What do the head of one of the world’s largest NGOs, Chevron executives, and the prime minister of Kosovo have in common? Believe it or not, they all came to visit us at Miller Center over the course of about 5 days earlier this month.
As Executive Director of BRAC Bangladesh, Asif Saleh runs the biggest among the BRAC family of organizations. Founded in 1972 in Bangladesh, BRAC is the largest southern-based non-profit in the world, reaching over 100 million people across Asia and Africa. In my view, BRAC is the OG social enterprise, having designed proven, scalable, multifaceted solutions that equip people with the support, skills, and confidence they need to lift themselves out of poverty and achieve their potential. As the only organization of its size both from and headquartered in the Southern hemisphere, BRAC is a singular leader in locally-led development and adaptation — working hand-in-hand with communities as co-creators of its programs, centering women and girls at the heart of its work; prioritizing high-quality research, monitoring, and evaluation; and designing, piloting, and scaling integrated poverty alleviation programming — all with unparalleled business acumen. During Asif’s visit, we discussed the amazing complementarity of what Miller Center can offer to the “missing middle” — those entrepreneurs whose capacity and aspirations reach beyond the microenterprise or early stage growth yet are much smaller than the gigantic social enterprises run by BRAC in Bangladesh and beyond.
That was on a Friday. The following Monday, we had the esteemed pleasure of hosting Prime Minister Albin Kurti of the Republic of Kosovo. As part of his official visit to the United State to meet with state officials, business and nonprofit leaders, and members of the Albanian-American community, the prime minister spent time at Santa Clara University and Miller Center. Miller Center’s relationship with Kosovo began in 2020, when we launched an accelerator for 20 Kosovan women-led enterprises in partnership with the US government’s Millennium Challenge Corporation. Drawn by the university’s social justice mission and Miller Center’s work, Prime Minister Kurti sees the potential of social entrepreneurship to stimulate innovation and growth while fostering social good. With Kosovo’s young workforce and a high degree of training in information and communications technology (ICT), the country is investing heavily in innovation and entrepreneurship while also caring deeply about development and social impact. The prime minister also noted the considerable interest among Kosovo’s diaspora, which contributes significantly to the country’s GDP, to invest in innovative solutions to pressing problems. I was incredibly impressed by the prime minister’s progressive vision for how to balance growth and equity in his country.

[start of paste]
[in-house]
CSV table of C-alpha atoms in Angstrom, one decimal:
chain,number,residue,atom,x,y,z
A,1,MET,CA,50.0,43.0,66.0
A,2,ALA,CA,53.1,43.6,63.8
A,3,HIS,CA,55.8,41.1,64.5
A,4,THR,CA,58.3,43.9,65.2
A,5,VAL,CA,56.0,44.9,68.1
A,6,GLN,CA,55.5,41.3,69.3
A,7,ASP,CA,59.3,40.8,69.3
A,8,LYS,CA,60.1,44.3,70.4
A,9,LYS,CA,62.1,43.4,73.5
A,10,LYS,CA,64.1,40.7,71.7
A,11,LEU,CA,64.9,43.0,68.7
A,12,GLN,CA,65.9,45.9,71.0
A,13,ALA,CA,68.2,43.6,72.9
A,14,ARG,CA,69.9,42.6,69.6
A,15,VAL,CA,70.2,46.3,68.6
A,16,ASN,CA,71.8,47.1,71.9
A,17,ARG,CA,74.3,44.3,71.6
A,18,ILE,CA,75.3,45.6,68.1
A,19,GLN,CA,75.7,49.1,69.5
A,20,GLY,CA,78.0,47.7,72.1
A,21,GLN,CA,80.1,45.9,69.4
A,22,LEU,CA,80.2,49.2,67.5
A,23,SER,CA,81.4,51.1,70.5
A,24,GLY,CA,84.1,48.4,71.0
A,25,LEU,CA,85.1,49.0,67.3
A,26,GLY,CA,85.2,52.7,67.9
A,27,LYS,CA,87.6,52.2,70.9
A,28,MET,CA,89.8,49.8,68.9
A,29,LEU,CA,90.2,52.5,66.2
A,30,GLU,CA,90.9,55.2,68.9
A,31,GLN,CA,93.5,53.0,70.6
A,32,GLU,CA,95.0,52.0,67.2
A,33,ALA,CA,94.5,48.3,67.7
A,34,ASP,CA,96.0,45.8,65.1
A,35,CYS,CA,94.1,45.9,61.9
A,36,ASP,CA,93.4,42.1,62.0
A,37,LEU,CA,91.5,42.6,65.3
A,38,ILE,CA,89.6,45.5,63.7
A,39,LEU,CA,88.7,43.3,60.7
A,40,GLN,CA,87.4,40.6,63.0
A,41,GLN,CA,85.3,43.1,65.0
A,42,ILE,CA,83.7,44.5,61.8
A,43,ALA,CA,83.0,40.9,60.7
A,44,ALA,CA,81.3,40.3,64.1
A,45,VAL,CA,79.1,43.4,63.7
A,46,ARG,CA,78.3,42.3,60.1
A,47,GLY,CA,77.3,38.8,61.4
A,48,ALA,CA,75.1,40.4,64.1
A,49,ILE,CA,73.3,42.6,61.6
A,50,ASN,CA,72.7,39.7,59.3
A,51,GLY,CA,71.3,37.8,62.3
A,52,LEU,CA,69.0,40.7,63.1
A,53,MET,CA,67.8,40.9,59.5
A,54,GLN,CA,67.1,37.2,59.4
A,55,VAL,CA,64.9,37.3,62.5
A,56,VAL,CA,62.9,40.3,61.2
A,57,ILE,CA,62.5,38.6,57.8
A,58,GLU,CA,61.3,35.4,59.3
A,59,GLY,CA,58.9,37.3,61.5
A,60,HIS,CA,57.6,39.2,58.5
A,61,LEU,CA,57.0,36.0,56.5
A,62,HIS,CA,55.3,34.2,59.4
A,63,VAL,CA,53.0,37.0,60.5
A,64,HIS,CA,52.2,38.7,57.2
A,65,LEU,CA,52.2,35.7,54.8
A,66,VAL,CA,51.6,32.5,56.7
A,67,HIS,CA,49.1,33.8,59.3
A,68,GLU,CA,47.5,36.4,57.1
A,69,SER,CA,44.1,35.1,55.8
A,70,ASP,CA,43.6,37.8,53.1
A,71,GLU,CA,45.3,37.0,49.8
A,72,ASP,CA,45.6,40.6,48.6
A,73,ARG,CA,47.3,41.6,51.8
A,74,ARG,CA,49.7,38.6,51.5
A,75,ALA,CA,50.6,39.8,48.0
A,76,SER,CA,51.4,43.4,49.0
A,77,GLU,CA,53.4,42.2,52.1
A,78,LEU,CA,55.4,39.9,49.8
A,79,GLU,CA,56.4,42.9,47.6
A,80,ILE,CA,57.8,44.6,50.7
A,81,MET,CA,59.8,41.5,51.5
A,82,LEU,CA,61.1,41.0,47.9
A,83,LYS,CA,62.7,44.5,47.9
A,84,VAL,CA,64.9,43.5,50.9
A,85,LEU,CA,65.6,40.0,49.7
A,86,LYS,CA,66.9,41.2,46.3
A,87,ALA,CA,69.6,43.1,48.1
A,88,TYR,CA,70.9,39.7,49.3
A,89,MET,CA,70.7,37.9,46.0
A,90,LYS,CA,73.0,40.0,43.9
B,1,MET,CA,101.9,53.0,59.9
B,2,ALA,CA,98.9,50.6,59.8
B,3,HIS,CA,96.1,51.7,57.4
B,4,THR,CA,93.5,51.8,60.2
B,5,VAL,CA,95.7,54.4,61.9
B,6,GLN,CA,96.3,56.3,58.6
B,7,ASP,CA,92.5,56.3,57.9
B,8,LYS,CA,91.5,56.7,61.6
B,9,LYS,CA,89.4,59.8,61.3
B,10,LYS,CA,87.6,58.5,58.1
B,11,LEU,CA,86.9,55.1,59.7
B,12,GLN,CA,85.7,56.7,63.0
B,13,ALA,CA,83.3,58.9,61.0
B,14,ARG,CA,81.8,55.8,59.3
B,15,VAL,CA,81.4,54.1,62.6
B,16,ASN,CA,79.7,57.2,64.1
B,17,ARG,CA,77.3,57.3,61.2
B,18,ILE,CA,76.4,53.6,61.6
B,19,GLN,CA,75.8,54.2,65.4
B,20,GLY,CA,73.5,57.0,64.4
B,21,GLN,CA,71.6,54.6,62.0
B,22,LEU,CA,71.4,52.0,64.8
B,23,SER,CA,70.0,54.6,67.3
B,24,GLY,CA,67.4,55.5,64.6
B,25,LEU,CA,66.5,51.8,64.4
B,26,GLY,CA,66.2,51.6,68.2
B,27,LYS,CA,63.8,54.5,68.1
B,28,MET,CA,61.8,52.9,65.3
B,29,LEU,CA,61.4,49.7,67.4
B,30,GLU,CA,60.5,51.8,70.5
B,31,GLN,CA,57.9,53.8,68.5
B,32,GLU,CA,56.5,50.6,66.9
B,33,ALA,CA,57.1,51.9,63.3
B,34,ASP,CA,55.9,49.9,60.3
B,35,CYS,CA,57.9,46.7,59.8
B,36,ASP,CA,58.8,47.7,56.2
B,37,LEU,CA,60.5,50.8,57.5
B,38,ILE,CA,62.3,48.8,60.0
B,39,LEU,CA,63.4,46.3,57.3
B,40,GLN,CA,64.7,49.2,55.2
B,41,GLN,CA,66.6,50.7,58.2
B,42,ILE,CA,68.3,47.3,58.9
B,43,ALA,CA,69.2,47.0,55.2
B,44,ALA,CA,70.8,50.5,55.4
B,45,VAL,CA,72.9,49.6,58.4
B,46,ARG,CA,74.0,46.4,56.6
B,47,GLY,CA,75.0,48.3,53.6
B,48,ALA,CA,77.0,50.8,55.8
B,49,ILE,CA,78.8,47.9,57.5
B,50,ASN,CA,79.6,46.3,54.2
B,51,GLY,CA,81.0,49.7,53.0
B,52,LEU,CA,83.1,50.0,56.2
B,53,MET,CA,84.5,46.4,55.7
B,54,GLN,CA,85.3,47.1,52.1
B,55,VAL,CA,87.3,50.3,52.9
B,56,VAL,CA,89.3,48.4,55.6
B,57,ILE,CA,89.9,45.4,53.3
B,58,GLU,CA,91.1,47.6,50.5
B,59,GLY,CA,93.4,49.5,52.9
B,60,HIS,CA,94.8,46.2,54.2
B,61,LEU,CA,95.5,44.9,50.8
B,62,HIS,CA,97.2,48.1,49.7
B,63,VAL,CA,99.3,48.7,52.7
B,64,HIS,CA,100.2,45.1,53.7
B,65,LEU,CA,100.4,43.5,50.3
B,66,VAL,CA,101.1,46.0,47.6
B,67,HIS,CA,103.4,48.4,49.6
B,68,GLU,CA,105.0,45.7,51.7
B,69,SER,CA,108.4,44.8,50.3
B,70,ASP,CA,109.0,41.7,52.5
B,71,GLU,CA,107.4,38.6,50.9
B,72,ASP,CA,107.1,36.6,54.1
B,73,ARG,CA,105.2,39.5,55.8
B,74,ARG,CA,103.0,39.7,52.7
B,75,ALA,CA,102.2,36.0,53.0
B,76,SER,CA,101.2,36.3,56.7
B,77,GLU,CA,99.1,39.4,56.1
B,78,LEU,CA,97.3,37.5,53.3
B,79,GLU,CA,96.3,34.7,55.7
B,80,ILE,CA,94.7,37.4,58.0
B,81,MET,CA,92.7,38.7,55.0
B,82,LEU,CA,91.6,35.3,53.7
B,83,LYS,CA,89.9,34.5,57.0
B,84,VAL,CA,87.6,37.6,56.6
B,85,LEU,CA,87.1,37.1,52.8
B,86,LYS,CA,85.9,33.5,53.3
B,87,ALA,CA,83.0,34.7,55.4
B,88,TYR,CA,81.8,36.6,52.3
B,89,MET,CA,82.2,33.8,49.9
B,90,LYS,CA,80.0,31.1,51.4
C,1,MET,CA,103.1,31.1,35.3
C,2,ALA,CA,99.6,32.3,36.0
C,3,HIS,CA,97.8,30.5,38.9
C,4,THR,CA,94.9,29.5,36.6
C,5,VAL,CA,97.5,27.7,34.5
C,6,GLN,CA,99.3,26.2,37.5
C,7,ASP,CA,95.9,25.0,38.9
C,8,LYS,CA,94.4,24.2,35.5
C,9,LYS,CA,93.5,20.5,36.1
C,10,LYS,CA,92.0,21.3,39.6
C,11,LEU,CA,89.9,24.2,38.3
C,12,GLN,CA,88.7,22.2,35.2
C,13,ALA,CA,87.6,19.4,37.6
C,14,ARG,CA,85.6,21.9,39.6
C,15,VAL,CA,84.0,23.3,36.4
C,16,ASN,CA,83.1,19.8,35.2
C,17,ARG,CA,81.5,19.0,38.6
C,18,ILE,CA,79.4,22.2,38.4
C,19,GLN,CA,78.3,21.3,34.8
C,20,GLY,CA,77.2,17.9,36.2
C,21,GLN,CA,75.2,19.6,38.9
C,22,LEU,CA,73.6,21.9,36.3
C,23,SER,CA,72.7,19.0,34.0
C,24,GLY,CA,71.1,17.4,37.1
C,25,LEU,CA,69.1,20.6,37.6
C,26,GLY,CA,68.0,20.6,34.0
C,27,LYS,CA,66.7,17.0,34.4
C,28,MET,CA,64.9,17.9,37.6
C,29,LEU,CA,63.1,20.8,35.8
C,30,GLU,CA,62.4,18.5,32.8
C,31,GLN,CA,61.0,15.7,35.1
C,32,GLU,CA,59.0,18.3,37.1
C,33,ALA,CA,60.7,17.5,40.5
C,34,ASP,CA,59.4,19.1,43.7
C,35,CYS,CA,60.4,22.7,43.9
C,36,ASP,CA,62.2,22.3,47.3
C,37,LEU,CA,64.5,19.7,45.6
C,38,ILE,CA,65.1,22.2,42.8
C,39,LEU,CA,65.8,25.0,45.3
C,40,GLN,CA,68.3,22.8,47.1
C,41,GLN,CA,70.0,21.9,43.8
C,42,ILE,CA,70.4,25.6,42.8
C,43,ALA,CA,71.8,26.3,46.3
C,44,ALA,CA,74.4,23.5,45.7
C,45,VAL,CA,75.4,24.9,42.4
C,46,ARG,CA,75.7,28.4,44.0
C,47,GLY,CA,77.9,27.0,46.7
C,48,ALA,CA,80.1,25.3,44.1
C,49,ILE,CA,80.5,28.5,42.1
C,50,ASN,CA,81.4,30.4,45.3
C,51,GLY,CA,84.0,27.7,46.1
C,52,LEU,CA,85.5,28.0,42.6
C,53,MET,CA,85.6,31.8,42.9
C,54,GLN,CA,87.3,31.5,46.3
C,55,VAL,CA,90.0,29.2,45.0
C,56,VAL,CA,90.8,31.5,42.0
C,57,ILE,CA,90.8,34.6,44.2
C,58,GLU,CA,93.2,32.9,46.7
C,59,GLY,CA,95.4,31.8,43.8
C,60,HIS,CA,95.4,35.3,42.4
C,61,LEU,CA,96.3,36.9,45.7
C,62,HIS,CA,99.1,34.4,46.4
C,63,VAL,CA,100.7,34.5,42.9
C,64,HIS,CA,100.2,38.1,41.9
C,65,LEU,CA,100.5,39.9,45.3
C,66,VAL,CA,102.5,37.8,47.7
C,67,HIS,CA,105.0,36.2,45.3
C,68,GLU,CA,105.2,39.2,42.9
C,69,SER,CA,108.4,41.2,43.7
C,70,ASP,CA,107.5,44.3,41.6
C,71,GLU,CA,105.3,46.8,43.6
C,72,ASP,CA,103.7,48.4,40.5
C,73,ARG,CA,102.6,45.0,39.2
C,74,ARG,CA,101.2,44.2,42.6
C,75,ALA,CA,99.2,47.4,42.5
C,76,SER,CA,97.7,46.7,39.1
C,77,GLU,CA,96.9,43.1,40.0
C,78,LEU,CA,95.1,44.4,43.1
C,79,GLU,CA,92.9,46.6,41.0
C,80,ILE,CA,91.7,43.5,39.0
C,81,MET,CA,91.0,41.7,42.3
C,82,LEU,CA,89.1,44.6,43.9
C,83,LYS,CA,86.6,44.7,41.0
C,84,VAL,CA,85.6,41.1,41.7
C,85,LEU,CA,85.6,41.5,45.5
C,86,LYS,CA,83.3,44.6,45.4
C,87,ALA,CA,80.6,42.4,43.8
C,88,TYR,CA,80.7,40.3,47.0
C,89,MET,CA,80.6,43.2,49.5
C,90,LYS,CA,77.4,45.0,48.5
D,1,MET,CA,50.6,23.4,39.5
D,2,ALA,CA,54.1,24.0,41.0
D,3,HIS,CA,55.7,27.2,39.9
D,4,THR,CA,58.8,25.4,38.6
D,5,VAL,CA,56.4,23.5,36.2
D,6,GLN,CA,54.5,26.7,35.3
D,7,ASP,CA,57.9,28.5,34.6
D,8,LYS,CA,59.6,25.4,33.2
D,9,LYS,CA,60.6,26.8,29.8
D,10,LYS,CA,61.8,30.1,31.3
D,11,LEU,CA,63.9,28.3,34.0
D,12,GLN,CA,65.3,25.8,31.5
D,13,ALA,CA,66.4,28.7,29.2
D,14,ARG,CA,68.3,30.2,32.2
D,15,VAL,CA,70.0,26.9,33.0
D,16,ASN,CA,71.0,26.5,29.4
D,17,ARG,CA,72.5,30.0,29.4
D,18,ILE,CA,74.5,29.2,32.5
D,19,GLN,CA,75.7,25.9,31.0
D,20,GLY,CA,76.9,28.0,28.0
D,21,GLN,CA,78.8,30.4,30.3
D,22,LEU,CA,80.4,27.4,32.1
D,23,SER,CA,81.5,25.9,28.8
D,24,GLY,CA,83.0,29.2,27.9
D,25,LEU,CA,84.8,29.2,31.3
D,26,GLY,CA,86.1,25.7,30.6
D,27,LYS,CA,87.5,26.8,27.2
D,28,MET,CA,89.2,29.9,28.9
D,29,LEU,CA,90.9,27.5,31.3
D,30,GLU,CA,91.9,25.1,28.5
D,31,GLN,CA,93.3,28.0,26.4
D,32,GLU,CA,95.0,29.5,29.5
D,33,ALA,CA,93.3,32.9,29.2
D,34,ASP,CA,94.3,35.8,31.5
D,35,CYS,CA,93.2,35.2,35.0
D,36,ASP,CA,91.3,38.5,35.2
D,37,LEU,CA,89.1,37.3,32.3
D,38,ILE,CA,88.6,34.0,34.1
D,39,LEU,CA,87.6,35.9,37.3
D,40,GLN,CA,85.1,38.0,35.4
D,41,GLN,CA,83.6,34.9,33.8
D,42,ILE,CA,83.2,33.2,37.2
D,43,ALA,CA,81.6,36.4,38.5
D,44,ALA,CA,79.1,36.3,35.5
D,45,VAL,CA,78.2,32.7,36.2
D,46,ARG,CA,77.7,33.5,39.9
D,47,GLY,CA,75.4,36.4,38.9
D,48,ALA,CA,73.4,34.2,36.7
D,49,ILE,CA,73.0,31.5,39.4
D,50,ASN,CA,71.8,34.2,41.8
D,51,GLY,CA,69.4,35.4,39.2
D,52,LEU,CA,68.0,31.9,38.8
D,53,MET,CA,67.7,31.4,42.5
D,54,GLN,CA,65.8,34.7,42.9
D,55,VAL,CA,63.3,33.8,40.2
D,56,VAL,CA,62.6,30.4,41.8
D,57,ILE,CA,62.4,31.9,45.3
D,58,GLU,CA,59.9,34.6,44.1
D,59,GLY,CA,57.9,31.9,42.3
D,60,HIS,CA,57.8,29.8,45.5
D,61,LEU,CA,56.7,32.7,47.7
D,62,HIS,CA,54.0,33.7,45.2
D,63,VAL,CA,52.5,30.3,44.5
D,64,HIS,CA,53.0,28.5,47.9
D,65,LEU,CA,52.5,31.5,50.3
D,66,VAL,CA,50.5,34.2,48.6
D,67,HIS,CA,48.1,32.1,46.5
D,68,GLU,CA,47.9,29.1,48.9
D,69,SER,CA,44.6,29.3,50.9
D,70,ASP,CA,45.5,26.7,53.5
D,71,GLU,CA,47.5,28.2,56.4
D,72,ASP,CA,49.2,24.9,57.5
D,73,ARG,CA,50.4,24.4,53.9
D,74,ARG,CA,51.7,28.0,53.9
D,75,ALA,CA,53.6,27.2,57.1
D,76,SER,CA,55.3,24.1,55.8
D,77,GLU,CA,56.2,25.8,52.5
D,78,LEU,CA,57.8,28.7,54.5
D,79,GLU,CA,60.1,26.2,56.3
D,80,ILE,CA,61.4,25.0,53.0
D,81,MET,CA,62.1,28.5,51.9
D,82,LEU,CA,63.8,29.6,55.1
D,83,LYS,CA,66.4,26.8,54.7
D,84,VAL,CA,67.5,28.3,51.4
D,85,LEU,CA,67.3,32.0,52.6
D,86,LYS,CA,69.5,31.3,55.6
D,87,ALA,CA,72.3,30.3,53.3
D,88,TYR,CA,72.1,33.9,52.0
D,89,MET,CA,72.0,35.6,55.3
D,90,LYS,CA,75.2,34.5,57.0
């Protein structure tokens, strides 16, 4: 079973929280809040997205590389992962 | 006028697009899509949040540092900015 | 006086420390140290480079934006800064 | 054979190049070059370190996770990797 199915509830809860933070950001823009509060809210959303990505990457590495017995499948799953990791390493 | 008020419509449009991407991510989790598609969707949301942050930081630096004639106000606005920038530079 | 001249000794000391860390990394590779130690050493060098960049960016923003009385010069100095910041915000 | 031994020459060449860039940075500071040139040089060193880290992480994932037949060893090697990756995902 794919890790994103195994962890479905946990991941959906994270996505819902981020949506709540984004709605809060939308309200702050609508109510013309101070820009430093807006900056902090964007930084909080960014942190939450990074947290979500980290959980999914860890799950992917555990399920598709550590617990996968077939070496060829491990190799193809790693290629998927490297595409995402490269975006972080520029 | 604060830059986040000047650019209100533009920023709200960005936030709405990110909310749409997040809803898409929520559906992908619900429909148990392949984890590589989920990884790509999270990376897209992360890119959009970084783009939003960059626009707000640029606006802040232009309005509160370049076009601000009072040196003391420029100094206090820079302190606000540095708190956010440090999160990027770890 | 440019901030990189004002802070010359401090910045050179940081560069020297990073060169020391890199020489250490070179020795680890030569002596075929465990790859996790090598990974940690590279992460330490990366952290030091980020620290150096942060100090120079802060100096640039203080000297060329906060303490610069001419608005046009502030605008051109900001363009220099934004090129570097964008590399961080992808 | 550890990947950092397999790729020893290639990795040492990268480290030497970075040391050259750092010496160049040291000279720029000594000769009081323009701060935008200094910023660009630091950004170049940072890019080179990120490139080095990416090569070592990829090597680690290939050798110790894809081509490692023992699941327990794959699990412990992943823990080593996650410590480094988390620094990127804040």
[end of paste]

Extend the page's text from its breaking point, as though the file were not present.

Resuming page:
Then the very next day, on Tuesday, Kurt Glaubitz, Chevron’s General Manager of Corporate Affairs, Asia Pacific, Dee Bourbon, Senior Advisor of Global Social Investment, and Jennifer Liebeler Michael, Manager of Social Investment, visited to announce our 3-year partnership to advance climate resilience through climate-smart agriculture, access to safe water, and reliable, low-carbon energy among vulnerable Asia Pacific communities. As Kurt shared, “The Miller Center – Chevron climate resilience initiative strives to help reduce poverty, drive economic and social opportunity, and develop the entrepreneurial ecosystem in the Asia Pacific region.” By investing in Miller Center, Chevron is demonstrating not only its commitment to social entrepreneurship as a solution, but the benefits of working with an accelerator to aggregate and amplify its impact through a trusted intermediary. Corporations and philanthropic organizations can benefit from Miller Center’s experience in selecting the most promising social enterprises and helping them scale, enabling funders to take a portfolio approach. Kurt, Dee, and Jennifer reinforced their commitment to exploring the potential of social entrepreneurship and partnership with Miller Center as a way to drive toward a more sustainable future.
Meeting with these extraordinary people — representing the world’s largest NGO, #16 of the Fortune 500, and a European nation — over several days in May was a bit of a whirlwind, but also exhilarating. I truly believe that social entrepreneurship presents a unique model for harnessing the power of the marketplace to achieve what capitalism currently struggles to do: reduce global poverty, promote widespread human flourishing, and protect the natural world that sustains us all. It’s incredibly inspiring and empowering to meet global leaders pursuing this path.
Photos by Eli Latimerlo, Sr. Director of Development
Cover photo: Prime Minister Albin Kurti of Kosovo
Photo: Prime Minister Kurti with Elaine Scott, Dean of Santa Clara University’s School of Engineering
Photo: Dee Bourbon and Kurt Glaubitz of Chevron
Photo: Jennifer Liebeler Michael, Dee, and Kurt of Chevron met Lisa Kloppenberg, Acting President of Santa Clara University